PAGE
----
In modern medicine, preventative measures aren't necessarily at the forefront of treating patients, said Columbus Medical Center Dr. Luke Lemke.
But Columbus Community Hospital and the Platte County Lifestyle Coalition (PCLC) – the latter of which Lemke is the chairman – hope an upcoming meeting about creating a Blue Zone in Columbus will help with prevention.
Blue Zones aim to improve community health by either making temporary or permanent changes on multiple levels, according to CCH. The improvements consist of fixing city streets, grocery stores, public spaces, schools, restaurants, employers, faith-based organizations and community involvement.
The hospital and PCLC will host Blue Zones Activate – an organization that creates the zones in a given community - from noon to 2 p.m. on Sept. 14 in the Platte Room at CCH, 4600 38th St. The free, public event will include a complimentary lunch, served before the meeting. For more information or to RSVP, contact PCLC Coordinator Gene Vis either at 402-562-4686 or firstname.lastname@example.org.
Having a Blue Zone could prevent diseases from happening, Lemke said. He estimated around 90% of his patients had preventable diseases.
“Unfortunately, in America, we have a disease-care system where we take care of disease after it’s already here,” Lemke said. “That’s very inefficient. … When you do it like that, the only people who benefit are pharmaceutical companies, and unfortunately, sometimes hospitals and other health systems.”
Blue Zones Activate members will talk about the multi-year, multi-disciplinary effort to build a plan to change Columbus.
Blue Zones Activate Vice President of Business Development Dan Buettner, Jr., said the Blue Zones concept came after a finding by National Geographic discovered certain areas having people living long, happy lives well into their 100s.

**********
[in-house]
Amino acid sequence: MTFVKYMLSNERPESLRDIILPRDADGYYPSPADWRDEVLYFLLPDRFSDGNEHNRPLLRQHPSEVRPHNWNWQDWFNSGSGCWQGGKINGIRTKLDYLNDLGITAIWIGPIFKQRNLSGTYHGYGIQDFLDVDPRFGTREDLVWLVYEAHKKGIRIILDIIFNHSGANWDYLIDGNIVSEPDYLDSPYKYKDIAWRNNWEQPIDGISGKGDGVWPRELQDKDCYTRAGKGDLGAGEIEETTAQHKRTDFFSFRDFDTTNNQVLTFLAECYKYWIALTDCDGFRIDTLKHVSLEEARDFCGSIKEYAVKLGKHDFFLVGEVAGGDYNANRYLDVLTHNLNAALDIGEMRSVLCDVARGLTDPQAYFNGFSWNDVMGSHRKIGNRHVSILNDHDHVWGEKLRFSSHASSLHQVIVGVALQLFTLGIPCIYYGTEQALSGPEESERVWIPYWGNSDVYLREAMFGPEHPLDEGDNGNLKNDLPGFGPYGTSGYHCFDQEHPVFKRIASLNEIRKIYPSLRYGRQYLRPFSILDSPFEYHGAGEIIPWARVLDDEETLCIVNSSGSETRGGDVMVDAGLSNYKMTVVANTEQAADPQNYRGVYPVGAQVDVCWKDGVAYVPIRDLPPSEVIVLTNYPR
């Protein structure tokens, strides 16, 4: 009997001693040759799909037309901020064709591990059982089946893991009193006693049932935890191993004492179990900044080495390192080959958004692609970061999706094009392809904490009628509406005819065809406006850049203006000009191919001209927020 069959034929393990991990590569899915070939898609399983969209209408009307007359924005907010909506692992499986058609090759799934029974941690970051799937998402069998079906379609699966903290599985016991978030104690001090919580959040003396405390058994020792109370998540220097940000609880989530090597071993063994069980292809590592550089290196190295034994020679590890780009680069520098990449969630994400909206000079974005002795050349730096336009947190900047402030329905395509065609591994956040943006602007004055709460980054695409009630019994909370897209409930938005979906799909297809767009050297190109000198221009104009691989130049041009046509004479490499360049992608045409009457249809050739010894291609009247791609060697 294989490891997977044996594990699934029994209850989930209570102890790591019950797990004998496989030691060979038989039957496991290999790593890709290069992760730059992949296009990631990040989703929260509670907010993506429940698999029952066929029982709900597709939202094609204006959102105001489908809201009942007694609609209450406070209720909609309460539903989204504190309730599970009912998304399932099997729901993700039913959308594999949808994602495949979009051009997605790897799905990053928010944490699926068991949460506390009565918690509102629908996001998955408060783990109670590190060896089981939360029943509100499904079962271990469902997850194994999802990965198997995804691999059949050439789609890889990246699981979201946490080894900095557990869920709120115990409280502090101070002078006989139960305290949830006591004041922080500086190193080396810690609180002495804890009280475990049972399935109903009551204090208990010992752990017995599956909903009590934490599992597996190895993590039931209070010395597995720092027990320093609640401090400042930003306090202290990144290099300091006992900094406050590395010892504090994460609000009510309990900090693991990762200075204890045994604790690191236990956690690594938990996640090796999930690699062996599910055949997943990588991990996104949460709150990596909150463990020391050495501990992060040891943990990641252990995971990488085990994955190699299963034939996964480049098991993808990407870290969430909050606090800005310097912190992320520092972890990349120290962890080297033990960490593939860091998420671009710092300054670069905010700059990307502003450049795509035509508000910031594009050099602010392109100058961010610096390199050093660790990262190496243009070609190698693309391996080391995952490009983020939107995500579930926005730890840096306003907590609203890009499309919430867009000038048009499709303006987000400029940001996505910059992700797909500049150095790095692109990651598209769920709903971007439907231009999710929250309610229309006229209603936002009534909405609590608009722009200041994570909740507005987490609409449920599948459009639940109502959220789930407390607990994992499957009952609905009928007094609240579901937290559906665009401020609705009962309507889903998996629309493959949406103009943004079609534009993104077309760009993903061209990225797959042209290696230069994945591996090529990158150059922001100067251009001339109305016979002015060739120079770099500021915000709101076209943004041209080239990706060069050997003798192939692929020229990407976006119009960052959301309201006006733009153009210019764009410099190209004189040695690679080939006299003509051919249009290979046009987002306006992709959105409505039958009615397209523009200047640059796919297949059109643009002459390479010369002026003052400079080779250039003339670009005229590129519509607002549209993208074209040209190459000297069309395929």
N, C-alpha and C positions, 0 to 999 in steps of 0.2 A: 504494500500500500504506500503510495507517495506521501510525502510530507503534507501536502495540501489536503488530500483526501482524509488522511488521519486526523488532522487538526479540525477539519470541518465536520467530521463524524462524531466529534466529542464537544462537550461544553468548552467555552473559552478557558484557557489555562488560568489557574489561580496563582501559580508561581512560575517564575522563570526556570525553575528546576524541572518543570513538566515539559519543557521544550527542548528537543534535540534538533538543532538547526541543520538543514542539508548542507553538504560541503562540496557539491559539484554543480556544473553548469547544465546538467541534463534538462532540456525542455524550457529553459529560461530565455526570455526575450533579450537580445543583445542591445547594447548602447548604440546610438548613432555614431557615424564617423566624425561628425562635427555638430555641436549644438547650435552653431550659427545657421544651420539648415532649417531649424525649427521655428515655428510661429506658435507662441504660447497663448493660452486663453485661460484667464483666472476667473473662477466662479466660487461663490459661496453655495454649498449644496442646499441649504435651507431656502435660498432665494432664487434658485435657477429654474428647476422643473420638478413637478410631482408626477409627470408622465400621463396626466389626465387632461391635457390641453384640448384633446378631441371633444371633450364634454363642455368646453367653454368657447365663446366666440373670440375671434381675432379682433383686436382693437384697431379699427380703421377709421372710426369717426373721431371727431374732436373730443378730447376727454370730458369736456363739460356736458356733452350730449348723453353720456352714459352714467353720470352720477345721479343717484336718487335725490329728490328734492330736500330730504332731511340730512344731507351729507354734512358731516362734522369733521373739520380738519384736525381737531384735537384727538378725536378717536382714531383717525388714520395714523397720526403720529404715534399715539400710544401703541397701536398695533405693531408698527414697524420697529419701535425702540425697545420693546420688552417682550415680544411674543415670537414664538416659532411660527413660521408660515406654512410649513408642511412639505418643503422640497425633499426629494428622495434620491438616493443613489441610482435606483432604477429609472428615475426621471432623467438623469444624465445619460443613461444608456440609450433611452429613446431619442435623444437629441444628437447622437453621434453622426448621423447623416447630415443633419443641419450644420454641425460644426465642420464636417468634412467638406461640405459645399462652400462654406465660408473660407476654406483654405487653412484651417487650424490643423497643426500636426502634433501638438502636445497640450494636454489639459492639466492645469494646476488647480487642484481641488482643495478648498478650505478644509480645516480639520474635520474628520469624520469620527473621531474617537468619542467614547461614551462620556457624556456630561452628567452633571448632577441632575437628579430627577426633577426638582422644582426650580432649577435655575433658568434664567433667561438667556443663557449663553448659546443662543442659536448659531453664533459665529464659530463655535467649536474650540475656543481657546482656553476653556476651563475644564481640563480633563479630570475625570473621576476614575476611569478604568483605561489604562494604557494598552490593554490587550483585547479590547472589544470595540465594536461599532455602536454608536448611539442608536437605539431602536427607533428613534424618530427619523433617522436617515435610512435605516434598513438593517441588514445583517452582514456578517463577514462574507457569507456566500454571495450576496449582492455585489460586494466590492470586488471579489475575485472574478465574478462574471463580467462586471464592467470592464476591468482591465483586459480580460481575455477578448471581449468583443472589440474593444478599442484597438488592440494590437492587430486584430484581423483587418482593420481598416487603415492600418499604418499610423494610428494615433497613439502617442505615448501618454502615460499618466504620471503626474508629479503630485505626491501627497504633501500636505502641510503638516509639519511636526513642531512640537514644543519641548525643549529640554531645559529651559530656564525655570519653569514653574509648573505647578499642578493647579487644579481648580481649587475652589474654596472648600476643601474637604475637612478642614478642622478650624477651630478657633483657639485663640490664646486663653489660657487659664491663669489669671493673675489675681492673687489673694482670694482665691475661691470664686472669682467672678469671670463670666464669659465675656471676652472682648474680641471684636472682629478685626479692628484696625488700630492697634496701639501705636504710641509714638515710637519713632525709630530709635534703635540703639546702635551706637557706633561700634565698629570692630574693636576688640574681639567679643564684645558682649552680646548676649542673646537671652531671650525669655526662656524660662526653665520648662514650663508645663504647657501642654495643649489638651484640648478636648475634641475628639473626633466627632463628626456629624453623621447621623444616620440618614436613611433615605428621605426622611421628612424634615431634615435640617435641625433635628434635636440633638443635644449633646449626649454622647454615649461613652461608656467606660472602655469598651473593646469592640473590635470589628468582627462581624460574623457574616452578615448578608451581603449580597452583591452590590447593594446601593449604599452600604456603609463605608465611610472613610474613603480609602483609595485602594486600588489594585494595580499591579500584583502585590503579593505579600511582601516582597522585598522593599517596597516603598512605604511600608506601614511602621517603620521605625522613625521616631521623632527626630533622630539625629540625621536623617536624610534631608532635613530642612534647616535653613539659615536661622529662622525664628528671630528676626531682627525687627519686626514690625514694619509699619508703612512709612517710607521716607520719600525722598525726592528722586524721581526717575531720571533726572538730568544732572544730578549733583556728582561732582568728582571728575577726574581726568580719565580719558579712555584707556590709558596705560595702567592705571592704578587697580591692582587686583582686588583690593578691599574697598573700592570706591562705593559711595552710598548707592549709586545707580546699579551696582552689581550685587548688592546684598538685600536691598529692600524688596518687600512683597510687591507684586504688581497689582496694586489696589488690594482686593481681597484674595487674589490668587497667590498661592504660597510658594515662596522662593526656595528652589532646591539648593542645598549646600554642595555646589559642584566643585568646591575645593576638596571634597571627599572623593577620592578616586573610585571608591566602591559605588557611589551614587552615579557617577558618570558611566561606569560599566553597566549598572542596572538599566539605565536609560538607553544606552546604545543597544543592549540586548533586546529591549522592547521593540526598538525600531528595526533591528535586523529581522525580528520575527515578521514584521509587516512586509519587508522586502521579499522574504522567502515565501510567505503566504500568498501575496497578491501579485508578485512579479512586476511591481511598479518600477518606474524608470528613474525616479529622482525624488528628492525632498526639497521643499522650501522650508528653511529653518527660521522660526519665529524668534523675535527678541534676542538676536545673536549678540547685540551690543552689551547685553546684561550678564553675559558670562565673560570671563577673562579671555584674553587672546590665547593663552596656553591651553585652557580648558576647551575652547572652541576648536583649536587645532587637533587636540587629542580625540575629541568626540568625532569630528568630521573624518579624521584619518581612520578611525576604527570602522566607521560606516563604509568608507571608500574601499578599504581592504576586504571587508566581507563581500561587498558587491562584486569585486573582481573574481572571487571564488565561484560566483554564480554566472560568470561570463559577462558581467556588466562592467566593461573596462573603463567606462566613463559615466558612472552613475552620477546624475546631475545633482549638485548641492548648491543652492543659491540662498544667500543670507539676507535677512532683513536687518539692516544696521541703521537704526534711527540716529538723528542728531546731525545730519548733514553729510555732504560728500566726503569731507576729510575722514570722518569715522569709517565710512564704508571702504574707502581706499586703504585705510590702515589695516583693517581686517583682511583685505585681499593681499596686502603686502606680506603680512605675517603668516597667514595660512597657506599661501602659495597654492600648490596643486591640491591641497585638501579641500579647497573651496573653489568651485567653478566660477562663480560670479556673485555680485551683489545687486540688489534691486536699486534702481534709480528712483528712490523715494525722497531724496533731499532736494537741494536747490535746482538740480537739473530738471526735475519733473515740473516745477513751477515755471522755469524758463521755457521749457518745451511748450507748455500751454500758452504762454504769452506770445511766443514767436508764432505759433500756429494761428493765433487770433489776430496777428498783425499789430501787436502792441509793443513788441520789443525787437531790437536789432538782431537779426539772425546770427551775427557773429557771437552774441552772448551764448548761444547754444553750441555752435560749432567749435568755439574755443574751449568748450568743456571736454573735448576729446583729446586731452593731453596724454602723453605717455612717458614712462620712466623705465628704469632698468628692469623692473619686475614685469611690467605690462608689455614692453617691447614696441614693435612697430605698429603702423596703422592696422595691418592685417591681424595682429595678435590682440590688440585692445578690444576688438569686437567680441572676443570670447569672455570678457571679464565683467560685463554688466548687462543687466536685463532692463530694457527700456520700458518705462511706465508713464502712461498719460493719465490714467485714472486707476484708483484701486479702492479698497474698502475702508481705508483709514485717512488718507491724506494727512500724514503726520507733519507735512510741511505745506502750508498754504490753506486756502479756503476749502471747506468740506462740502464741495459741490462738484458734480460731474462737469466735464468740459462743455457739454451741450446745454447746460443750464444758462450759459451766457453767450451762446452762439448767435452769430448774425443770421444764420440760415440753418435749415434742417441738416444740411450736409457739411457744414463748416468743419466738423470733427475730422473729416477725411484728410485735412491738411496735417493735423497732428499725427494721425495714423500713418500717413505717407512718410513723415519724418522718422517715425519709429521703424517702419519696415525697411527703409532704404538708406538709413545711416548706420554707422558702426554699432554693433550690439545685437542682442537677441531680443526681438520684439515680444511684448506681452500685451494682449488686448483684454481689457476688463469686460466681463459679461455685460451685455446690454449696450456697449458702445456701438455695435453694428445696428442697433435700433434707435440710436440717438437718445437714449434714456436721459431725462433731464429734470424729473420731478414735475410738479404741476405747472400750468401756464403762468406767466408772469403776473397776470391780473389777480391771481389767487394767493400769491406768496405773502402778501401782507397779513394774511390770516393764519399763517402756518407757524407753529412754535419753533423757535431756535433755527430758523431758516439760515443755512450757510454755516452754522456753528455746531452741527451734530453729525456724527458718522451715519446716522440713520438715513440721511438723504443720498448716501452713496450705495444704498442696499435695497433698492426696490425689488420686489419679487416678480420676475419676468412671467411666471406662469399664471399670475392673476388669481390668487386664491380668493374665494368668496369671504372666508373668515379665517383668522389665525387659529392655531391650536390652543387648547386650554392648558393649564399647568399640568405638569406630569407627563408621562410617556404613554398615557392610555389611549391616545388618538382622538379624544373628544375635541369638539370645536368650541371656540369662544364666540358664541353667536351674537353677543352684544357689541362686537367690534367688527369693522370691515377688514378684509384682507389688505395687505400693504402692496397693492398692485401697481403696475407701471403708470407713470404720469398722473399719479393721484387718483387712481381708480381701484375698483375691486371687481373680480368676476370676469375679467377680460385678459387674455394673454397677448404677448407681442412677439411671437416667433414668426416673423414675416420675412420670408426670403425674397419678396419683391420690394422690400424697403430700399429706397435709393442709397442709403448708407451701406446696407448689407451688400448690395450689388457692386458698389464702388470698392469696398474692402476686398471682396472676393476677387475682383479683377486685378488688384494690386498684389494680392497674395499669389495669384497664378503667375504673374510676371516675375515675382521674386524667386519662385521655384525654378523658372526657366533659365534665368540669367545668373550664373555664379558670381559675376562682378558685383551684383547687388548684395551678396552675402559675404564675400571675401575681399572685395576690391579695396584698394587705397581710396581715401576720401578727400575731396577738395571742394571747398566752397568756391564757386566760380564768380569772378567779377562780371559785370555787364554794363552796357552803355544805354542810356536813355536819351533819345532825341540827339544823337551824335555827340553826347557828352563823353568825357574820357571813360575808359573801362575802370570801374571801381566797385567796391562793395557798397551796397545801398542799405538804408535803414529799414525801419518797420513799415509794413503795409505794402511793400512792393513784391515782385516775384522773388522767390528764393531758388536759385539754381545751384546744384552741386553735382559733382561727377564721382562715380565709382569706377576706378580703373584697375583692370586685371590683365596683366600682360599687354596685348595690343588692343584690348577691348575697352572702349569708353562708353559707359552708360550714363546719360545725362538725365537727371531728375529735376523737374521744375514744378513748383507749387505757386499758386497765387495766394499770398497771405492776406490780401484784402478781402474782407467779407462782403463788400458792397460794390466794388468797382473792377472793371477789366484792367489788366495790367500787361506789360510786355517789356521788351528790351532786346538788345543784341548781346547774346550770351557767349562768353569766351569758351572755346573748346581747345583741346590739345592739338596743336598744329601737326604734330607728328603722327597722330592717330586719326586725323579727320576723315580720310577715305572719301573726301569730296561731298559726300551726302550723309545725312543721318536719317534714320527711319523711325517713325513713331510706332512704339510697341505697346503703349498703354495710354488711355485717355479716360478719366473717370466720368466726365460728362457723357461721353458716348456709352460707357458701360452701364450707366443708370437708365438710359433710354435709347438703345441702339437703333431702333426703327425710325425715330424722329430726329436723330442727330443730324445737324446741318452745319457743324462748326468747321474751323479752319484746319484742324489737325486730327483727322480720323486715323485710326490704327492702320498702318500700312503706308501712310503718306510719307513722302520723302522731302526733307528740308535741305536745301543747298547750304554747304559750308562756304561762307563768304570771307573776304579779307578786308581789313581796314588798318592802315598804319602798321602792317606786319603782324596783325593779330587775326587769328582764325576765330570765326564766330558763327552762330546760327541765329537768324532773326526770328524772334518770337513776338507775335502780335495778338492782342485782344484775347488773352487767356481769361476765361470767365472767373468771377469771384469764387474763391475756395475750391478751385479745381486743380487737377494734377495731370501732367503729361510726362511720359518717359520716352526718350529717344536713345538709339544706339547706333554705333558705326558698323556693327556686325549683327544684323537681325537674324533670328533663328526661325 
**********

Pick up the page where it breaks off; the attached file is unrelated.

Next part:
The five areas were Okinawa, Japan; Sardinia, Italy; Nicoya, Costa Rica; Ikaria, Greece; and Loma Linda, California.
Buettner said the places have been thriving because they don’t have a prevalence of diseases.
“So not only are they living really long, they’re living better than we are,” Buettner said. “(They have a) fraction of the rate of hypertension, diabetes, mental health issues, hip fractures and on and on.”
Buettner also said four out of the five places are below the poverty line. Although they don’t have great access to quality health care, the locations are practical in how they set up their environment and community, he added.
“It has led to them being an anomaly when it comes to well-being and longevity,” Buettner said.
Blue Zones Activate has since used this concept and created such zones around the U.S., such as Albert Lea, Minnesota; and Fort Worth, Texas.
Buettner said Blue Zones Activate partners with communities that can manifest a well-being transformation for their residents. CCH and Columbus fit that bill, he added.
Lemke said a Blue Zone will set Columbus back to default which is considered “a healthy option.”
“You can approach chronic pain disease from two directions,” he said. “One, you can do it from an individual standpoint – which is what we try to do daily. … (Second), you have to do it from a systemic issue. If you can change the environment as such to where people don’t even know it, it becomes easier for them to get healthier.”
Vis and Lemke said they’ve known about Blue Zones for a while.
Vis said he first heard of it when he started working at the hospital. Through discussions, PCLC members thought about bringing Blue Zones to town, he added.
“When you look at it, it’s really exciting seeing what’s happening in those five areas of the world,” Vis said.
Lemke said CCH’s effort in inviting Blue Zones is “forward-thinking,” as the staff is looking to the future in how the community can handle another possible pandemic 100 years from now.
“If we don’t pay attention to our environment and the things around us and our health, we’re going to be back here again someday,” Lemke said. “We’ve really got to step back and say, ‘Is that something we want to happen again?’”
Andrew Kiser is a reporter for The Columbus Telegram. Reach him via email at email@example.com.